The New School Archives Digital Collections

American Race Crisis Lecture Series Audio Recordings ➔ The Summer of Our Discontent

Related people/organizations

Martin Luther King, Jr. (speaker)
New School (New York, N.Y.) (sponsoring body)


6 Feb 1964



MLA Citation:

The Summer of Our Discontent. 6 Feb 1964. American Race Crisis Lecture Series Audio Recordings. New School Archives and Special Collections Digital Archive. Web. 29 Mar 2017
Related Objects

Additional Audio

Question and Answer session

Description TRANSCRIPT

On December 8th, 1964, Amherst College students tuned in to the college's student-run radio station, WAMF (now WAMH), to listen to a rebroadcast of a speech delivered by Dr. Martin Luther King, Jr. at The New School on February 6, 1964. It was the opening address of the American Race Crisis lecture series. The original recording is part of a collection of 46 open reel audio tapes transferred to the Archives & Special Collections of Amherst College in 1989. This tape was digitized in the fall of 2015 and shared with The New School Archives.

The Amherst broadcast recording of King's speech, however, concludes before King's question and answer session with the audience. The New School Archives holds the recording of the question and answer session, and not the lecture itself. The transcript presented here includes both the lecture and the question and answer session, while the files of the recordings remain separate.

In his lecture, Martin Luther King, Jr. addresses the question, "Why did things happen in the civil rights movement as they happened in '63?" He identifies a range of causes for the start of what he calls "America's second revolution - the Negro revolution" including the slow pace of school desegregation, broken campaign promises of the Kennedy administration and others, superficial changes to the status of black Americans who nevertheless remained excluded from rising national wealth, the hypocrisy of cold war rhetoric calling for the defense of liberty, the inspiration of decolonization in Africa and Asia since World War II, and the centennial of the Emancipation Proclamation underscoring the lack of significant progress in one hundred years. He draws attention to the not only social but also economic ramifications of racial discrimination, overlooked by "white Americans of good will" who have "never connected bigotry with economic exploitation."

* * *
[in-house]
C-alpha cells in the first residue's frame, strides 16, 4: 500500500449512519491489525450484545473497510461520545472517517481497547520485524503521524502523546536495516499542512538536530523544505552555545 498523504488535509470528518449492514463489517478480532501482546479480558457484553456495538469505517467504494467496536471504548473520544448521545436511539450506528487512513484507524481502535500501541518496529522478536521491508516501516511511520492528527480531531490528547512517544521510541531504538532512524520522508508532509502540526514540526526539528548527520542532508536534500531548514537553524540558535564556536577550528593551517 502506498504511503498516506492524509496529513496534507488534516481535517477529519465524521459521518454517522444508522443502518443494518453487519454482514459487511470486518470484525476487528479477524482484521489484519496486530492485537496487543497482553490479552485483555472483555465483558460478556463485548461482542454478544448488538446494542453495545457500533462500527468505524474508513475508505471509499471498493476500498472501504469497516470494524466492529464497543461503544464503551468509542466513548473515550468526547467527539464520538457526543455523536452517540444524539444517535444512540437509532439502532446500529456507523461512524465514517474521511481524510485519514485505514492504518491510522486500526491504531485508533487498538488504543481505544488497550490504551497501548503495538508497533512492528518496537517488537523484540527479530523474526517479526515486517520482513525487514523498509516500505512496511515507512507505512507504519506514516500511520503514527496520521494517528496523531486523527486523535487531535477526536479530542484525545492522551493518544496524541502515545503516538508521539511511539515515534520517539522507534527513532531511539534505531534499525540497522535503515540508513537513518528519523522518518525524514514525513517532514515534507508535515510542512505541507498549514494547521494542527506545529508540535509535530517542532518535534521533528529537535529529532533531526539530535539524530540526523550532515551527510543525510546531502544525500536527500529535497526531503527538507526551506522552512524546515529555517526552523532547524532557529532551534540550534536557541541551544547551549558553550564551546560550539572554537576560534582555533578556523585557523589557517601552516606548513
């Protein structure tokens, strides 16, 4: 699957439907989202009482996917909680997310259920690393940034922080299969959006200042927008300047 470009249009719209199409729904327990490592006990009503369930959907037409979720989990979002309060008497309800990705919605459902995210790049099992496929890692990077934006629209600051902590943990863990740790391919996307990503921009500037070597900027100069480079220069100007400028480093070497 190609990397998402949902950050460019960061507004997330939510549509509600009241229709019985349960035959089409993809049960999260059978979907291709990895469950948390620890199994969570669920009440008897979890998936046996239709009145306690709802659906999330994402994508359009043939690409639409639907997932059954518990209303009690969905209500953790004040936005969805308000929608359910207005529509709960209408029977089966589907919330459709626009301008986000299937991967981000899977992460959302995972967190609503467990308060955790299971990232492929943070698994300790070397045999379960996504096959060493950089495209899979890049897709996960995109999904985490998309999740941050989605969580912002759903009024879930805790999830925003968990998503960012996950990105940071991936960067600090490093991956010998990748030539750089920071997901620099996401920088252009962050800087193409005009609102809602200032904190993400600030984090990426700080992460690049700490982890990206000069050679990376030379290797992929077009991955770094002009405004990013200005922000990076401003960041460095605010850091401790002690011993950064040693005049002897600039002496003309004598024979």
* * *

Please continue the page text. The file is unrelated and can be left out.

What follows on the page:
Outlining the shortcomings of previous attempts at racial justice, such as the defeatist acceptance of Booker T. Washington following Reconstructions, the elitist focus of W.E.B DuBois on the talented tenth at the turn of the century and the impractical African return movement of Marcus Garvey, King traces the turn to federal courts as a vehicle for change. After the successes of legal victories gave way to disappointment as they failed to be implemented, he describes the recourse to nonviolent action beginning in 1955 as "the way to supplement, not replace, the progress of change through legal recourse."

King calls on the "white community and the political power structure of our nation" to provide a fitting response to the challenge posed by the large scale nonviolent actions of 1963, starting with passage of the Civil Rights Bill. He ends with a resolution to remain "maladjusted" and entreats others to similarly refuse to adjust to discrimination, religious bigotry, militarism, and violence.

The text of this speech was used as the basis for the first section of Why We Can't Wait, published by King later in the year.

In the second audio file, King responds to questions from the audience following his opening address.

Here he comments on the then-pending Civil Rights Act of 1964, as well as Presidents John F. Kennedy and Lyndon Baines Johnson’s commitment toward civil rights. King also comments on the Black Muslim movement, as well as the recent trajectory and projected future of the civil rights movement. He describes and explains the perceived “lull” in civil rights activism following his “I Have A Dream” speech and the August 28, 1963, march on Washington as being one of reassessment and “introspection.”

King emphasizes the need for policies that remedy the United States’ history of slavery and systemic racism. He responds to concerns of reverse racism sometimes generated by such proposed policies, and likens reparations to existing programs for veterans. King draws parallels between the treatment of African-Americans with India’s caste system.